The late Bill Cunningham, infamous for gliding across Manhattan on his Biria bicycle and almost always wearing an unassuming, blue worker jacket, is largely considered one of fashion’s greatest street photographers. In a way, this adulation slightly diminishes Cunningham’s importance. Cunningham was also an astute journalist and documentarian. For nearly four decades, the Harvard University dropout captured New York’s ever-changing landscape and subcultures: Upper East Side grande dams, funky Lower East Side club-goers and women of the eighties speed-walking to work in sneakers and pleated skirts.
The Times of Bill Cunningham, which opened during the in-person return of New York Fashion Week recently, is an immersive exhibition that advocates for a more nuanced approach to the late photographer’s work (Cunningham passed away in 2016, at the age of 87). Every visit to the show has the potential to be different. That’s because large-scale reproductions of Cunningham’s photographers flash on high-wattage screens and steadily change. One viewing you can be looking at a Studio 54-era photo of Diane Von Furstenberg sashaying out of a club, the next a stylish set of pedestrians stomping down the sidewalk in the 90s. Cunningham worked as a photographer for the New York Times and his work primarily appeared in his own column from 1989 until his passing. This medium may suggest Cunningham was simply moving from week to week, constrained by the innate nature of luck and happenstance that comes with street photography. But he had a particular eye. Paired with films, audio interviews, and artifacts such as Cunningham’s treasured bicycle and jacket, visitors will walk away with a deeper understanding of who Cunningham was as a photographer and, more importantly, a person.
The entire experience of The Times of Bill Cunningham unfolds over two floors and 18,000 square feet at Live Rocket Studios (a space that was formerly an Abercrombie & Fitch and, astonishingly, still carries hints of the shop’s distinctive fragrance smell). Cunningham’s photos do not simply hang on walls, as they might in a traditional museum. Each photo is rendered on a large screen and throughout there are eye-popping tech aspects created by the immersive tech-leaning design studio ESI Design.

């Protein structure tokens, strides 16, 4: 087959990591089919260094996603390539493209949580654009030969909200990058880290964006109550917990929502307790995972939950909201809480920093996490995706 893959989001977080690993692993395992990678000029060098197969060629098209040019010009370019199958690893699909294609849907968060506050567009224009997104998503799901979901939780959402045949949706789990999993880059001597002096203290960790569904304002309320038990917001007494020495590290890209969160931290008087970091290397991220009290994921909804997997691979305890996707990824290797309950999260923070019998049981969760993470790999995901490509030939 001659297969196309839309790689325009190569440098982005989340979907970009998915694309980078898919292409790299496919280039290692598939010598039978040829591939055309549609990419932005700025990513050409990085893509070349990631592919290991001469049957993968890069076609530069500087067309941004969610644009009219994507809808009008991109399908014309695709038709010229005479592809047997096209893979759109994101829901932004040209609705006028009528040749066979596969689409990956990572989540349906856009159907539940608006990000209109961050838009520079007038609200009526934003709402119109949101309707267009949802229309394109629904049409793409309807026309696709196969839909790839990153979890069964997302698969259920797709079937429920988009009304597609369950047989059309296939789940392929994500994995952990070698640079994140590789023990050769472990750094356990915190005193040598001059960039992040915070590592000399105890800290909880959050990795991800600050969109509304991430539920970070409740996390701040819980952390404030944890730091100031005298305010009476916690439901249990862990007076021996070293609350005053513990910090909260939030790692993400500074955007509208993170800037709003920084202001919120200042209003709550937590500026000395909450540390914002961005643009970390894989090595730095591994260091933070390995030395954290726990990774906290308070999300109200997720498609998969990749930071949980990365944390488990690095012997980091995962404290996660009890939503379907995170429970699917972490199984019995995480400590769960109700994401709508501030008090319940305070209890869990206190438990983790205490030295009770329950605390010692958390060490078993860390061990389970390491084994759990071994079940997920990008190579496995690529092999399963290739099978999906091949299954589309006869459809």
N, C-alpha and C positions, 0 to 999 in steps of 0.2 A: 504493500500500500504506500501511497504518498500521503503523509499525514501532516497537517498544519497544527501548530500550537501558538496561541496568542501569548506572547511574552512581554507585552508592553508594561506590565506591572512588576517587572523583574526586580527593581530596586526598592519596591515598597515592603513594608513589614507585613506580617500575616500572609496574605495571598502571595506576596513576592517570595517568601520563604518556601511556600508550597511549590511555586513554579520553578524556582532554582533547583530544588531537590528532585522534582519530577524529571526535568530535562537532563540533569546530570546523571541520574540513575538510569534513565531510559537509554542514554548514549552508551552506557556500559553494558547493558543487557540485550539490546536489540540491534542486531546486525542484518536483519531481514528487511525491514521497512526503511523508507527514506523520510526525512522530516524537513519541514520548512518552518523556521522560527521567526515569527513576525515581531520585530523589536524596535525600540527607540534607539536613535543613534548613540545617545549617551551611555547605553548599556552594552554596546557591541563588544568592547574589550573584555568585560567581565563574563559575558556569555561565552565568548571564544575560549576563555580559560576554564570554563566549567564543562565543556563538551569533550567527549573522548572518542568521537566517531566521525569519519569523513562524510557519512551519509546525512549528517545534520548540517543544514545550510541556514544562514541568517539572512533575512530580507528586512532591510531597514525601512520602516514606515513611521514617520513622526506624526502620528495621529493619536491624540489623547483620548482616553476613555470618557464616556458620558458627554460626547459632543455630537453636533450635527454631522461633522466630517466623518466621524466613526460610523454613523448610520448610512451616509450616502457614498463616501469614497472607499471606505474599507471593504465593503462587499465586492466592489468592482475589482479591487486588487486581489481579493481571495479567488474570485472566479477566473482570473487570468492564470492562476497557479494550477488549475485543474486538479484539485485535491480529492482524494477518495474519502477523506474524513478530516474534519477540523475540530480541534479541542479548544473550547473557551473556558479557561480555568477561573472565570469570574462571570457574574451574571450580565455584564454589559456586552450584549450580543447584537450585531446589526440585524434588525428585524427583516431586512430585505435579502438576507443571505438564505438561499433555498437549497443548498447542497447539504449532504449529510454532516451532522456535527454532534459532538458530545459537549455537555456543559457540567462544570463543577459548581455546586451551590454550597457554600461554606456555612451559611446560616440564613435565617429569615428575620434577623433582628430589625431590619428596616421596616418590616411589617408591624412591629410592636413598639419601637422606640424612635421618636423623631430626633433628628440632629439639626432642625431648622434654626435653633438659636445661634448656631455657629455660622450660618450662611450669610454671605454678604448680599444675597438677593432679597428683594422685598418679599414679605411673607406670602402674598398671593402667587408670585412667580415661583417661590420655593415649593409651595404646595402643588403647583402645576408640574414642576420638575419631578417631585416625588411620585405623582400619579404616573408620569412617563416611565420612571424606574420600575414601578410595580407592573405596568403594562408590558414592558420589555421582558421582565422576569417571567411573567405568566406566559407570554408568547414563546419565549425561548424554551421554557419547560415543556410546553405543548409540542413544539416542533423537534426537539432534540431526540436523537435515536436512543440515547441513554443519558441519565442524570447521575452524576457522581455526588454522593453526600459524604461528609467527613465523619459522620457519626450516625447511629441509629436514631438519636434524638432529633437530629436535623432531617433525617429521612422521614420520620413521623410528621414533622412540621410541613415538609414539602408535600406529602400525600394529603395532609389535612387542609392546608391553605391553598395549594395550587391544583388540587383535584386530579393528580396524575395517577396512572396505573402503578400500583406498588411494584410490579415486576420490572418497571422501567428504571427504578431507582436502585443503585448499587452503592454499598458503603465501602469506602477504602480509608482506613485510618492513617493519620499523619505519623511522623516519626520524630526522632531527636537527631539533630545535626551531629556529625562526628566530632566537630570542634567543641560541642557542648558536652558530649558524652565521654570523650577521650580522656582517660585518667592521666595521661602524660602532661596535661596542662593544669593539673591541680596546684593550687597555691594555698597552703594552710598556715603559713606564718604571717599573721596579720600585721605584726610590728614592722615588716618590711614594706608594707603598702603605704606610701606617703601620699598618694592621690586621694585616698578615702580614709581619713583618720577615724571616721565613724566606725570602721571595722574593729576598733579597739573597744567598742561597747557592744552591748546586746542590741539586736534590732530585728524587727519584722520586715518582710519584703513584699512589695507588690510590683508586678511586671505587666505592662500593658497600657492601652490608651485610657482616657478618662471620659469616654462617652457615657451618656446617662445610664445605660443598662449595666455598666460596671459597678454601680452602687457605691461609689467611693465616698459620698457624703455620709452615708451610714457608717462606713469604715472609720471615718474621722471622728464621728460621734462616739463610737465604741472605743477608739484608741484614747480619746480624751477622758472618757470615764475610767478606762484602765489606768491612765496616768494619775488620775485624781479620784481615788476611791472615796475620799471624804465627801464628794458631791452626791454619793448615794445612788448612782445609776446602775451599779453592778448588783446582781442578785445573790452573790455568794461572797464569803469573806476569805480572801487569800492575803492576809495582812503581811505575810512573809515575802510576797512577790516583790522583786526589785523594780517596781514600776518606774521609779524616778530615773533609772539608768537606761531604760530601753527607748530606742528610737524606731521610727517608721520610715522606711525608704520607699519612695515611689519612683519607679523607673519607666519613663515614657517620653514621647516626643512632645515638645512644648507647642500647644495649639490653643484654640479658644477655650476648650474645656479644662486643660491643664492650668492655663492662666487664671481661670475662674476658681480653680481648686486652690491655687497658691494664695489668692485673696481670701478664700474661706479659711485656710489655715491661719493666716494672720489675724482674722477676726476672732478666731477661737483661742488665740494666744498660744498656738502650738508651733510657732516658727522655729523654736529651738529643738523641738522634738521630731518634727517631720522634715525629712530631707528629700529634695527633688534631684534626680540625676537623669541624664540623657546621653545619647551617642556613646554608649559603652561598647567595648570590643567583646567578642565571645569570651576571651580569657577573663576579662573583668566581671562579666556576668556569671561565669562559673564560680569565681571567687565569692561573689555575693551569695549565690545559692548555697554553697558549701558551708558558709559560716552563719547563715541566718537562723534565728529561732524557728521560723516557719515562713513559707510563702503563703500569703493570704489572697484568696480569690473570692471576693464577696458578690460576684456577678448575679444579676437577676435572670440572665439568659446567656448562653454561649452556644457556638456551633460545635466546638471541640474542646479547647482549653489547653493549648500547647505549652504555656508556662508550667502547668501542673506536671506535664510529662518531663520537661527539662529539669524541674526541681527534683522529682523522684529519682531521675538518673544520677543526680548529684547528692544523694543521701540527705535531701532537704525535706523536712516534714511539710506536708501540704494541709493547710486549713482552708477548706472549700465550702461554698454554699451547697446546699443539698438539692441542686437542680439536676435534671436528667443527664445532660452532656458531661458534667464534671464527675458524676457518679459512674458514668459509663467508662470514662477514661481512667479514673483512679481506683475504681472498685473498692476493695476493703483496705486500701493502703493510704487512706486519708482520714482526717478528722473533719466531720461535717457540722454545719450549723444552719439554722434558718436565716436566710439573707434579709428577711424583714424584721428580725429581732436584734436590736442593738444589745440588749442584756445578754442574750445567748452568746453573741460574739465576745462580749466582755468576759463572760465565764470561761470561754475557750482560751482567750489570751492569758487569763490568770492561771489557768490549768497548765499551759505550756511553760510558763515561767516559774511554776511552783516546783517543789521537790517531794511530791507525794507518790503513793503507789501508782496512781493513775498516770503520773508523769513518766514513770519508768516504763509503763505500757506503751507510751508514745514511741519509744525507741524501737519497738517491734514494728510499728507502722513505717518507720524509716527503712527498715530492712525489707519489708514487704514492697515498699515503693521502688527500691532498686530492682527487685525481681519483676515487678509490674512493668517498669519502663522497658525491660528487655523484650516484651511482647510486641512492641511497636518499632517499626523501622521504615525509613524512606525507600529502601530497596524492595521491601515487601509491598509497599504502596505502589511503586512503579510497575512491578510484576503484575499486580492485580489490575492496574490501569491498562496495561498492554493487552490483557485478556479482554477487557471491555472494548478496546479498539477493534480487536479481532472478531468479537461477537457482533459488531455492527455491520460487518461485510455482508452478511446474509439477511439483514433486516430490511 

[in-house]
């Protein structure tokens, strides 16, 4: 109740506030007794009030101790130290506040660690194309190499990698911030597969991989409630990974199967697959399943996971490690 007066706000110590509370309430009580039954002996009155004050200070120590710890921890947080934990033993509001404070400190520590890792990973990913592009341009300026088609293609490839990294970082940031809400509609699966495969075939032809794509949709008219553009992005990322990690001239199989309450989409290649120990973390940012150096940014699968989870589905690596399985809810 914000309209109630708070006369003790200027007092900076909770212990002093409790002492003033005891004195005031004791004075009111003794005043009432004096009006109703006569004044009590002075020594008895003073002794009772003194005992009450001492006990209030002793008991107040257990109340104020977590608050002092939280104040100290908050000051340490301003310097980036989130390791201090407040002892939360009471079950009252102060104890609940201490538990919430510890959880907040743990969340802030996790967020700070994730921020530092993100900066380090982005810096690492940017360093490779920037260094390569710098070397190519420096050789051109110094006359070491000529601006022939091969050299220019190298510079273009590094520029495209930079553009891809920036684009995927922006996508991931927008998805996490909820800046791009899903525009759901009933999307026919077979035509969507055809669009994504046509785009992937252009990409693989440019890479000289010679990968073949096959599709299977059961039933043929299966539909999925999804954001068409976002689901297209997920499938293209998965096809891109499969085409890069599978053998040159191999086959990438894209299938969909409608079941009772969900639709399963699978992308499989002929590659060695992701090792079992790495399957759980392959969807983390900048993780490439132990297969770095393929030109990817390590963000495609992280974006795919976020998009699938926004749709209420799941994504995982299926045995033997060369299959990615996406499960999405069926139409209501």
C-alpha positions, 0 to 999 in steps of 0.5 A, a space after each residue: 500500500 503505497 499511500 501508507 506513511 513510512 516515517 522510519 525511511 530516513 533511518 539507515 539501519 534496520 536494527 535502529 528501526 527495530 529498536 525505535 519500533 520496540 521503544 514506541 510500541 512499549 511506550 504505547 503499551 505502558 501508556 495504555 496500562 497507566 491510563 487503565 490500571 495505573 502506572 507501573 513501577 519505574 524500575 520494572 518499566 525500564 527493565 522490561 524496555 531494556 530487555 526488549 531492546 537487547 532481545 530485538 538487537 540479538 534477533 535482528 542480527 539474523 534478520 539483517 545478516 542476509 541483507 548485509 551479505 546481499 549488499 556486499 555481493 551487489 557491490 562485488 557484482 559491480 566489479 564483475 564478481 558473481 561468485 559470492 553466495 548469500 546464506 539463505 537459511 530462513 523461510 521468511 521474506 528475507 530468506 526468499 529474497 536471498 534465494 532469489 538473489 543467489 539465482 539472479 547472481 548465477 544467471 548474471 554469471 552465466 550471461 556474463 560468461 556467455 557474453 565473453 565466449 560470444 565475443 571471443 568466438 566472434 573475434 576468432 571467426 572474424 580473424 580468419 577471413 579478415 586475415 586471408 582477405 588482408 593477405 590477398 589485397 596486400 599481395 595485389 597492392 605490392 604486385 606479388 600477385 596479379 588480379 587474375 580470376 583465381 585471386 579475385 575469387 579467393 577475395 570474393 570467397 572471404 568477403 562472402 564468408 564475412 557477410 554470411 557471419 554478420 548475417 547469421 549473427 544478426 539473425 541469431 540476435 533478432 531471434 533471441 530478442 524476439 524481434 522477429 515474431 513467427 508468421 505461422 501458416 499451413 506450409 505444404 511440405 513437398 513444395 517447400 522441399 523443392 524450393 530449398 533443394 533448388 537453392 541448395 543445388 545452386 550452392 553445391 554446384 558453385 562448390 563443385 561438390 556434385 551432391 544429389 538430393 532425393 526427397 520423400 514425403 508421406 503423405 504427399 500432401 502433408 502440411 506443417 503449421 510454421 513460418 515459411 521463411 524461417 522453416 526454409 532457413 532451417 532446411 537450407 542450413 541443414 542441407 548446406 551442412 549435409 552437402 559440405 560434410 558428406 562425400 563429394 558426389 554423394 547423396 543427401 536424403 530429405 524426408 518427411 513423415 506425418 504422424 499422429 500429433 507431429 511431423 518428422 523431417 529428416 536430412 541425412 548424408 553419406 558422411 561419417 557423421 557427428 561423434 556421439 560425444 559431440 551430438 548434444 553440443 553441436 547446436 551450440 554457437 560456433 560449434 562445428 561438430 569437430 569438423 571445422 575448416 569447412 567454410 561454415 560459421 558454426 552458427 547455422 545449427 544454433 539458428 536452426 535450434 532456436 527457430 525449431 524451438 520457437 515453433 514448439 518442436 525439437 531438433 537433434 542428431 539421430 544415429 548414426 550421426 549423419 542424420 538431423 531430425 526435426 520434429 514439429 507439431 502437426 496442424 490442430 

The exhibition was initially borne out of filmmaker Mark Bozek facing difficulties with his documentary, a years-long creative project, on Cunningham, due to the Covid-19 pandemic last year. “I went into a really dark hole because I was so on a roll and then, over a period of two hours, I was not,” Bozek said. He wanted to find a way to connect his documentary, which shares the same title as this exhibition, with audiences, but rejected the idea of putting it on a streaming service where “it’s just at the bottom of some algorithm.” Then, one day, he realized he could use the archive materials he gathered for the film for an exhibition.
What’s behind Bozek’s deep interest in Cunningham and his work? “I never did this movie or exhibition because he’s a fashion photographer,” Bozek said. “I did it because he’s an unbelievable character—he didn’t have a bathroom for 45 years and was the simple but beloved person on the planet. He was really interested in the discovery of what was going on the street.”
The Times of Bill Cunningham runs through October 12, timed-entry tickets are $30, which you can purchase here.